"Next minute, we're in Glasgow, he's driving me to rehearsals and it's pouring with rain. We're filming in a deserted hospital in the middle of the night and I'm on my way to visit a morgue.
"It's different, to say the least.
"Everything is just bigger in America, it's as simple as that.
"There is an element of razzle dazzle to it all, I guess, but the sheer scale of it is incredible.
"But it's so nice to have someone like Kevin who has been through the American experience, someone you can talk to about it and go, 'Wow - that was crazy'."
The craziness included being invited to "gifting suites", where companies try to place their product with anyone considered a star by dishing out freebies.
The former EastEnders actress said: "It's a bit strange standing there thinking, 'I don't know if I should take this stuff because I don't need it'. But everyone is saying, 'Take it, take it'.
"I settled on a pair of Ray-Bans and felt that was enough."
There were no such perks to the role in One Night In Emergency.
Michelle plays Penny, who is desperately trying to get in touch with her husband Peter (McKidd) when he is admitted to hospital.
He is lost in the sprawling wards and corridors of the institution and drawn into a parallel world full of strange characters.
Written by Gregory Burke, who had a stage hit with Black Watch, it's a surreal tale based on Homer's The Odyssey.
Filmed in Glasgow's Royal Infirmary and Western General hospitals, it couldn't be any further from the glamour of Hollywood.
Michelle admitted: "Hospitals give me the heebie-jeebies. The smell of them. We actually filmed in a morgue and I went down, out of curiosity, to see what it was like.
"You have the fridges and a little card with somebody's name on it. It's just so final.
"But it makes you think. If you don't enjoy your time with all the small stuff, then what's it all about?"
Acting since she was 10, Michelle has an impressive body of work behind her at just 25.
Her five years as Zoe Slater made her a soap star, she had a crack at Hollywood as the modern-day Jaime Sommers and impressed with show-stopping guest turns in Doctor Who and Merlin.
Michelle is used to playing women who can look after themselves - something she is more than capable of doing herself.
She learned Krav Maga, a self-defence, hand-to-hand combat system, for Bionic Woman.
But playing Penny in One Night In Emergency gave her a chance to show a more vulnerable side.
She said: "It's a really intriguing script and quite dark - so much so, I asked at one point in the read through if there was any light at the end of the tunnel.
"This character is not afraid to be vulnerable and to face the fact there isn't always a happy result."
It shouldn't come as a surprise that Michelle decided to tackle a different kind of character.
After all, this is a girl who is used to taking risks, including shutting the door on EastEnders.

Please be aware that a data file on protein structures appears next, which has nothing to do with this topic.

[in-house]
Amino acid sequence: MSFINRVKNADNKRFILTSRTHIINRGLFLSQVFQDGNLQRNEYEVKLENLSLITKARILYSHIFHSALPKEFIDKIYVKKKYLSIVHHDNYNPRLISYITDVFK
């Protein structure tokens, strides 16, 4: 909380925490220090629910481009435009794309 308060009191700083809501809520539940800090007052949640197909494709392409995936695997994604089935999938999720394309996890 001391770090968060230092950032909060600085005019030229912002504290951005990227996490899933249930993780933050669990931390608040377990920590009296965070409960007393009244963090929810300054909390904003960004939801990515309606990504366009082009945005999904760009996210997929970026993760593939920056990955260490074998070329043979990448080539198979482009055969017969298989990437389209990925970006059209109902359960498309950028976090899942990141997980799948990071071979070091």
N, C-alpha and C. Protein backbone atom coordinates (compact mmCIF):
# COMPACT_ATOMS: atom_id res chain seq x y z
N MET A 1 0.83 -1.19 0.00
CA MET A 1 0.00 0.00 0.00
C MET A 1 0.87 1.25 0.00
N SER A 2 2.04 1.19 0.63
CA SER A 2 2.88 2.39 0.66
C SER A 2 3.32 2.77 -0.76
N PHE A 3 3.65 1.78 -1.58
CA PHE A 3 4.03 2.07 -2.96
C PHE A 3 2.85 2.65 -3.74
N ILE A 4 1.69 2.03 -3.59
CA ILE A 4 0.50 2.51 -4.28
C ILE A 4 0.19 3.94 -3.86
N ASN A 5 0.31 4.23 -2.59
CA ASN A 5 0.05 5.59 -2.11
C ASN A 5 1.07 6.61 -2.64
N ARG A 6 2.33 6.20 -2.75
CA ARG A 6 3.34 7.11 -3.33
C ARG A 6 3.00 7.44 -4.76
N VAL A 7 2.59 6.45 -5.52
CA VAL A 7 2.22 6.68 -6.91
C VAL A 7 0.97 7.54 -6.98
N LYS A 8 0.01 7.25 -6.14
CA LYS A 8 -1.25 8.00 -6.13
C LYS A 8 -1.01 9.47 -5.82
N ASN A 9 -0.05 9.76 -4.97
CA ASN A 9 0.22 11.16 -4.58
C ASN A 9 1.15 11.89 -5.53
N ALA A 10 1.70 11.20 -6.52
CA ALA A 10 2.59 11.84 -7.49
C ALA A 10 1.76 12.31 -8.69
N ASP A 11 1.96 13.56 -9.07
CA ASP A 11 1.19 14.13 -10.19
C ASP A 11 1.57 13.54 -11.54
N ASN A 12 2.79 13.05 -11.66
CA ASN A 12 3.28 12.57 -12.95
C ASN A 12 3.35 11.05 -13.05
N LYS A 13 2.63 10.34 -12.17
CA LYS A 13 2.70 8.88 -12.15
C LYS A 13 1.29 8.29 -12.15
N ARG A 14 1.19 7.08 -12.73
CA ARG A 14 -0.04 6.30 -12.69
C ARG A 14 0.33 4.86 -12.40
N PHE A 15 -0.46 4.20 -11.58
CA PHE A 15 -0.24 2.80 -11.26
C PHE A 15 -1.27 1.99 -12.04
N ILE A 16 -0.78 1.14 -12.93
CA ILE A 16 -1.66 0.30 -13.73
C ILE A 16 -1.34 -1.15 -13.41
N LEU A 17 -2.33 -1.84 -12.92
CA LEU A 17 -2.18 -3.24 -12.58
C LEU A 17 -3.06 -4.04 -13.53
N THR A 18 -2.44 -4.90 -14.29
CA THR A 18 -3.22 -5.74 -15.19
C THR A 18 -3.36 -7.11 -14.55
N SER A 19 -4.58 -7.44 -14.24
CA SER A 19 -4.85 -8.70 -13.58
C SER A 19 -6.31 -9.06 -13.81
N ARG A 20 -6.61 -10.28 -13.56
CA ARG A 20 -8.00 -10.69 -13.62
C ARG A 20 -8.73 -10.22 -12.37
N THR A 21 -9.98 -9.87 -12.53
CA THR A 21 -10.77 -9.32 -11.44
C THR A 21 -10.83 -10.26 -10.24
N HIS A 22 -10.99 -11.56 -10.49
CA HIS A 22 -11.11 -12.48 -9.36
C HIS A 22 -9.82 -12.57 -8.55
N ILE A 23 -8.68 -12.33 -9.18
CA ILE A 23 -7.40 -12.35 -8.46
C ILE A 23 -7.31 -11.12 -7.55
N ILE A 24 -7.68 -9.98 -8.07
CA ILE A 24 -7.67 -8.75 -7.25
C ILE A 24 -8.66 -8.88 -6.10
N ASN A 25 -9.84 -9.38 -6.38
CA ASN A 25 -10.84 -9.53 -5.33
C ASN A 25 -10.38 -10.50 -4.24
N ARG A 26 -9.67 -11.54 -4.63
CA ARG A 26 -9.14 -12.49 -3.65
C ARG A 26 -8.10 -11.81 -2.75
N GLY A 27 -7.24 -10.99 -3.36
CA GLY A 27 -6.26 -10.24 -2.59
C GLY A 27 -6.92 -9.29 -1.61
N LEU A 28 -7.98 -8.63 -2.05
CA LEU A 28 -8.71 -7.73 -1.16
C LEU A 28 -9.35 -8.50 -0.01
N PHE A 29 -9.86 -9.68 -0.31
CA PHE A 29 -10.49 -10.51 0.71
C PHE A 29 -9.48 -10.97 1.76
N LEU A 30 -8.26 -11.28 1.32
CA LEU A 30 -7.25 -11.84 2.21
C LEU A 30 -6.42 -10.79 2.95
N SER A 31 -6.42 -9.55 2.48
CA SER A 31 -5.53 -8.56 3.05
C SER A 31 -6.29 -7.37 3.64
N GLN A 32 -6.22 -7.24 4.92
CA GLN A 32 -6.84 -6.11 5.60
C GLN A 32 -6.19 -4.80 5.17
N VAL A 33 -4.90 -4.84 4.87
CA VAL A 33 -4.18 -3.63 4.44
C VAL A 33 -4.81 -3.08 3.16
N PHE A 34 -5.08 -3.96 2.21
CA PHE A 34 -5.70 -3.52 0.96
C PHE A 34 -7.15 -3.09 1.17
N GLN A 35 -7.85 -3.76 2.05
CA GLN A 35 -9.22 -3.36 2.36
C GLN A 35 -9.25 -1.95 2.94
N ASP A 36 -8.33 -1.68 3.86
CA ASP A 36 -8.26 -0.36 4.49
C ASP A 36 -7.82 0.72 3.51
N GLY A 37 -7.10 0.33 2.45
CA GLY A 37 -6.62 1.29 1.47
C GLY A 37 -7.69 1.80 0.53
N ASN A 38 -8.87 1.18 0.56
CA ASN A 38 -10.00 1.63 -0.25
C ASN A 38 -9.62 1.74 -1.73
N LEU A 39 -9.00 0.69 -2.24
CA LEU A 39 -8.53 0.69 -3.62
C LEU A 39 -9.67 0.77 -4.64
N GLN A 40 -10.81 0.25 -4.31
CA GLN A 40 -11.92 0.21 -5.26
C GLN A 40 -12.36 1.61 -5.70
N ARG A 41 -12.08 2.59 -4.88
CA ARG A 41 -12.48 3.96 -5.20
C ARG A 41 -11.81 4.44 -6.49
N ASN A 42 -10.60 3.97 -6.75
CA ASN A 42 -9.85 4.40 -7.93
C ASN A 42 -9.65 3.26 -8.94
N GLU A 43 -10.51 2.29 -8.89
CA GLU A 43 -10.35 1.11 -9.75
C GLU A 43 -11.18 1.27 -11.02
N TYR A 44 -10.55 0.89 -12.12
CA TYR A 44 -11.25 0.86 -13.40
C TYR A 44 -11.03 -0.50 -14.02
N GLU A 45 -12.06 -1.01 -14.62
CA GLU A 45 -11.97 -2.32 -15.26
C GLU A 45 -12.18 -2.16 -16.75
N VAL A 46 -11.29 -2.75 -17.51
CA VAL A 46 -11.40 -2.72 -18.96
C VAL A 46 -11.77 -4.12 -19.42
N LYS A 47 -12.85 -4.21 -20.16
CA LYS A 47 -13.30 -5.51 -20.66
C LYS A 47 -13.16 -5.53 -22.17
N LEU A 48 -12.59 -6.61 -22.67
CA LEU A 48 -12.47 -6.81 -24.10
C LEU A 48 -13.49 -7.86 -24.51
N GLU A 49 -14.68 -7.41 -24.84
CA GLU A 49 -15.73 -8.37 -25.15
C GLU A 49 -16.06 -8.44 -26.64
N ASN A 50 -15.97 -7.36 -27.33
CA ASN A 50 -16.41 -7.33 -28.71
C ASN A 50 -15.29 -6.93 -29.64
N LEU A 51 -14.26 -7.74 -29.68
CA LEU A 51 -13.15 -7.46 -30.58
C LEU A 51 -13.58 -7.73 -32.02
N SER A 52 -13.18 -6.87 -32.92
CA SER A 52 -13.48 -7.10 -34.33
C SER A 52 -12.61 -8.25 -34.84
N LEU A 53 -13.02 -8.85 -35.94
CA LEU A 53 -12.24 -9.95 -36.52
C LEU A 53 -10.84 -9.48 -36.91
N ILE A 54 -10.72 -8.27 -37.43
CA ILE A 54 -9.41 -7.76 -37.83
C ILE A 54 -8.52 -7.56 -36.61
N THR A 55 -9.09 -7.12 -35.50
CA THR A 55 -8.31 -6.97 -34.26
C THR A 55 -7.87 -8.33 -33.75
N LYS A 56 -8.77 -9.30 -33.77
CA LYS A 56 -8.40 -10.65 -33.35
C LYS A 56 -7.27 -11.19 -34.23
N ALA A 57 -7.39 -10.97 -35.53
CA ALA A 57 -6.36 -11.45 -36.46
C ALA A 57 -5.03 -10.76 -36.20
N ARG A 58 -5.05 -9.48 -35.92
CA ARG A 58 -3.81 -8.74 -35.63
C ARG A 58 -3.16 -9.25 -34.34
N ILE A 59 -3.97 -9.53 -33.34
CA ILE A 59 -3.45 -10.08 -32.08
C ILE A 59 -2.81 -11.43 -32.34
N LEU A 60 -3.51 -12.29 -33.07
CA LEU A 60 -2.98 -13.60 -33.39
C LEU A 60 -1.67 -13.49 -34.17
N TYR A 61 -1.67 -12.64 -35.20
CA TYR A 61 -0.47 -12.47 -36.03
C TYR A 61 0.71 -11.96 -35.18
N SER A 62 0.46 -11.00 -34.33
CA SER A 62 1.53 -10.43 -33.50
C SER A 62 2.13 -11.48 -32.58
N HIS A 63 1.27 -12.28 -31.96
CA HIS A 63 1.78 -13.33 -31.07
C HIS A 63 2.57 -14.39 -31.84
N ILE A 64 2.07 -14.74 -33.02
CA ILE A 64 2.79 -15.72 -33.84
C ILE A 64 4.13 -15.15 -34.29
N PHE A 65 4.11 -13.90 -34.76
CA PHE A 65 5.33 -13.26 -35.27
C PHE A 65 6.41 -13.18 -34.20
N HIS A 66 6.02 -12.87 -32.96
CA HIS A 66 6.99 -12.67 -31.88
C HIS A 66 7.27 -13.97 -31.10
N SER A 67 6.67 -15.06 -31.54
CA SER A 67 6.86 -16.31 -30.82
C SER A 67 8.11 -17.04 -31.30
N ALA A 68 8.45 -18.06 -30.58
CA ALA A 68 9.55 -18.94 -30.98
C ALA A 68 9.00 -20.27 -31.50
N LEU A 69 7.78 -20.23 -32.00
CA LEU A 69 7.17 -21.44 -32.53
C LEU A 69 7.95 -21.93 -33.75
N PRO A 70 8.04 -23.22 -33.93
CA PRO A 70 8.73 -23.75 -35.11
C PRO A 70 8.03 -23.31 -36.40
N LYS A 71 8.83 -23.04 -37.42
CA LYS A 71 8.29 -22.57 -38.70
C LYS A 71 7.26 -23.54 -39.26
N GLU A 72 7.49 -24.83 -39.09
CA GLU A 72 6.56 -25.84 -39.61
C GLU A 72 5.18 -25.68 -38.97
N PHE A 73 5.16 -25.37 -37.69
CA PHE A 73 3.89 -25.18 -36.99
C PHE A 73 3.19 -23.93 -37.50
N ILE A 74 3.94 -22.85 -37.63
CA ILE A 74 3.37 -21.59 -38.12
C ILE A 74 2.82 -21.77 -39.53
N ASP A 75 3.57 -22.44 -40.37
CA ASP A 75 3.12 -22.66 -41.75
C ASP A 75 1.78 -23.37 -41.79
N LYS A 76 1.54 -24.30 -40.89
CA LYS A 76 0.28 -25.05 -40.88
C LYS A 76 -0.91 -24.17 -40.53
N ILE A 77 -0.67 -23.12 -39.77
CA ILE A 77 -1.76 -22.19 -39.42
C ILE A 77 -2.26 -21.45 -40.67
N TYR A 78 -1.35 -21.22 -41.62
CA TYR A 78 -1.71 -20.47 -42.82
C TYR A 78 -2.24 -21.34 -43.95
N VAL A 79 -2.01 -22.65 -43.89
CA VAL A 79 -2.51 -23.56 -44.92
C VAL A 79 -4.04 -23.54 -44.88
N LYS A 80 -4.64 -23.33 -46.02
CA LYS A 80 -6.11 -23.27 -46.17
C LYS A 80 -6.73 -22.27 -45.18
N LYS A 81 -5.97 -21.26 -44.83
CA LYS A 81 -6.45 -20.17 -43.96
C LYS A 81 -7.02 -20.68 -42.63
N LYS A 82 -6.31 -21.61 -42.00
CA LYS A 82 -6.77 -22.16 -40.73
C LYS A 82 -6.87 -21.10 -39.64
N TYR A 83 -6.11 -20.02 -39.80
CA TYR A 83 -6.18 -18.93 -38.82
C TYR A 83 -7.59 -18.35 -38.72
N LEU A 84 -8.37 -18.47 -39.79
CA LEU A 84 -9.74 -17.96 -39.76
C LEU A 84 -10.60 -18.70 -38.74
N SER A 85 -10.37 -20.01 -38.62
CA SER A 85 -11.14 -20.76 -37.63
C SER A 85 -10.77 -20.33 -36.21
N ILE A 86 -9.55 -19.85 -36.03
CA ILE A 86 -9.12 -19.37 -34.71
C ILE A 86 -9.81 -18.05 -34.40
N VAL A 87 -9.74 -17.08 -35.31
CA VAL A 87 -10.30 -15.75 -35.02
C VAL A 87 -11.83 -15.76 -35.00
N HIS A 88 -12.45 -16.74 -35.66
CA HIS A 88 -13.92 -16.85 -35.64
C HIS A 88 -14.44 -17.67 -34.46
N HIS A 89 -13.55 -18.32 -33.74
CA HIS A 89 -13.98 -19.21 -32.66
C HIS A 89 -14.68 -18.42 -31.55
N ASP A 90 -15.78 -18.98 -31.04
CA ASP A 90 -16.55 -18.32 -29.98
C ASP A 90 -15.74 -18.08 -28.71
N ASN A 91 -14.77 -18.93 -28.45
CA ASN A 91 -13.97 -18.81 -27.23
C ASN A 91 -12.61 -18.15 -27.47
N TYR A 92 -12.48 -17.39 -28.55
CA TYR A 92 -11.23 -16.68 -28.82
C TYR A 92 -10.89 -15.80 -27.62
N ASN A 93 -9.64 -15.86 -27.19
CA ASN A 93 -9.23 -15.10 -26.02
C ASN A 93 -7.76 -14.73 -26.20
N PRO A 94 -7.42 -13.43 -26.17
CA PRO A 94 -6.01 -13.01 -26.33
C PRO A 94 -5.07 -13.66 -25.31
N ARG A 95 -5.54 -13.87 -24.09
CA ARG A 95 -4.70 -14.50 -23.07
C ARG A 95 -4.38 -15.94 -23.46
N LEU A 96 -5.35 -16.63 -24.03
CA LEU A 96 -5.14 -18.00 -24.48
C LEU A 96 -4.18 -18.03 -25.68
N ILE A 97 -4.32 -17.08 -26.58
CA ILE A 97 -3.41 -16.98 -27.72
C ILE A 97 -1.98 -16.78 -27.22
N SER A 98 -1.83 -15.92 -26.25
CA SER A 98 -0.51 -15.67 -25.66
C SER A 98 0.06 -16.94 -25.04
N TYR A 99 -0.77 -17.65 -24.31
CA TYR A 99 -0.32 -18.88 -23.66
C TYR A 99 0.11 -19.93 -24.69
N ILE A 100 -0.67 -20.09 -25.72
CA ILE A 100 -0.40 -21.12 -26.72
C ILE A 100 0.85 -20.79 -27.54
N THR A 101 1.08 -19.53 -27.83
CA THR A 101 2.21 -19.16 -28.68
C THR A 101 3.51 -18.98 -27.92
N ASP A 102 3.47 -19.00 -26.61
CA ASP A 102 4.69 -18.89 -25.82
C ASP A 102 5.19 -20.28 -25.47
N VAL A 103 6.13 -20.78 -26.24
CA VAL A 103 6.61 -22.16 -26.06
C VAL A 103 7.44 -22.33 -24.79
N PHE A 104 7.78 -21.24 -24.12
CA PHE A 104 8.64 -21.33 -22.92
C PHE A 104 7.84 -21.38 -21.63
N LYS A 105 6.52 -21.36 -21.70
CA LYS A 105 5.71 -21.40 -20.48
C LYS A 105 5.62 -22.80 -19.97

She dismisses any talk of a return to the soap, although she remains grateful to the show she left four years ago.
She explained: "I always saw EastEnders as an apprenticeship. I always wanted to go on and do different things.
"I have some really good friends from that show but the door is closed.
"I've always taken chances. I think that's how you progress - by stepping out and doing different things.
"I really do like my freedom and jumping from job to job.
"I just want to work with people I admire and respect, wherever that be - big budget, low budget, leading role, supporting role."
One Night In Emergency is on BBC1 on Monday, January 4, at 9pm.
HOSPITAL DRAMA'S WARD OF WARNING
One Night In Emergency marks Scots playwright Gregory Burke's TV writing debut.
Burke, 41, said: "I wanted to create something mythical and One Night In Emergency is a modern interpretation of Homer's The Odyssey set within a hospital environment with surreal twists and turns.
"It's about yearning for your loved ones, wanting to return home and how, in times of crisis, being with the people you love most becomes paramount.
"The story was based on a real experience I had with my partner, when she had to go into hospital for a lumbar puncture. I felt helpless and dislocated when I had to leave her and frustrated at not being able to influence events.
"Most of us go through life immune to the problems of the world, so when we're exposed to peril, it's a real shock.
"I wanted to reflect this in the drama using a normal middle-class couple who are put into an unexpected and perilous situation."
He added: "Michelle and Kevin were great to work with. They are partners in the drama and the relationship worked well because they kind of knew each other, having met previously in LA and New York.
"Glasgow Royal Infirmary was the obvious film location.
"It's such an iconic building, almost like a gothic castle, although it looks quite threatening.
"We filmed using the innards of the building - the morgue and old underground tunnels.
"Even though we filmed in summer, it was cold and damp and very spooky down there."
REAL-LIFE SHOCKERS FOR BBC FILM CREW AT CITY’S HOSPITALS Saturday October 17,2009 By Daily Express reporter credit: Express
It was only supposed to provide the background setting for a new TV thriller based in an accident and emergency ward. But stars and production staff working on BBC Scotland’s One Night in Emergency were shocked by the real-life mayhem they witnessed in Glasgow hospitals.
The hard-hitting hospital drama, which is due to be screened later this year, reunites Trainspotting actors Kevin McKidd and Ewen Bremner.
Other stars appearing in the bleak thriller include ex-Eastender and Bionic Woman and EastEnders star Michelle Ryan.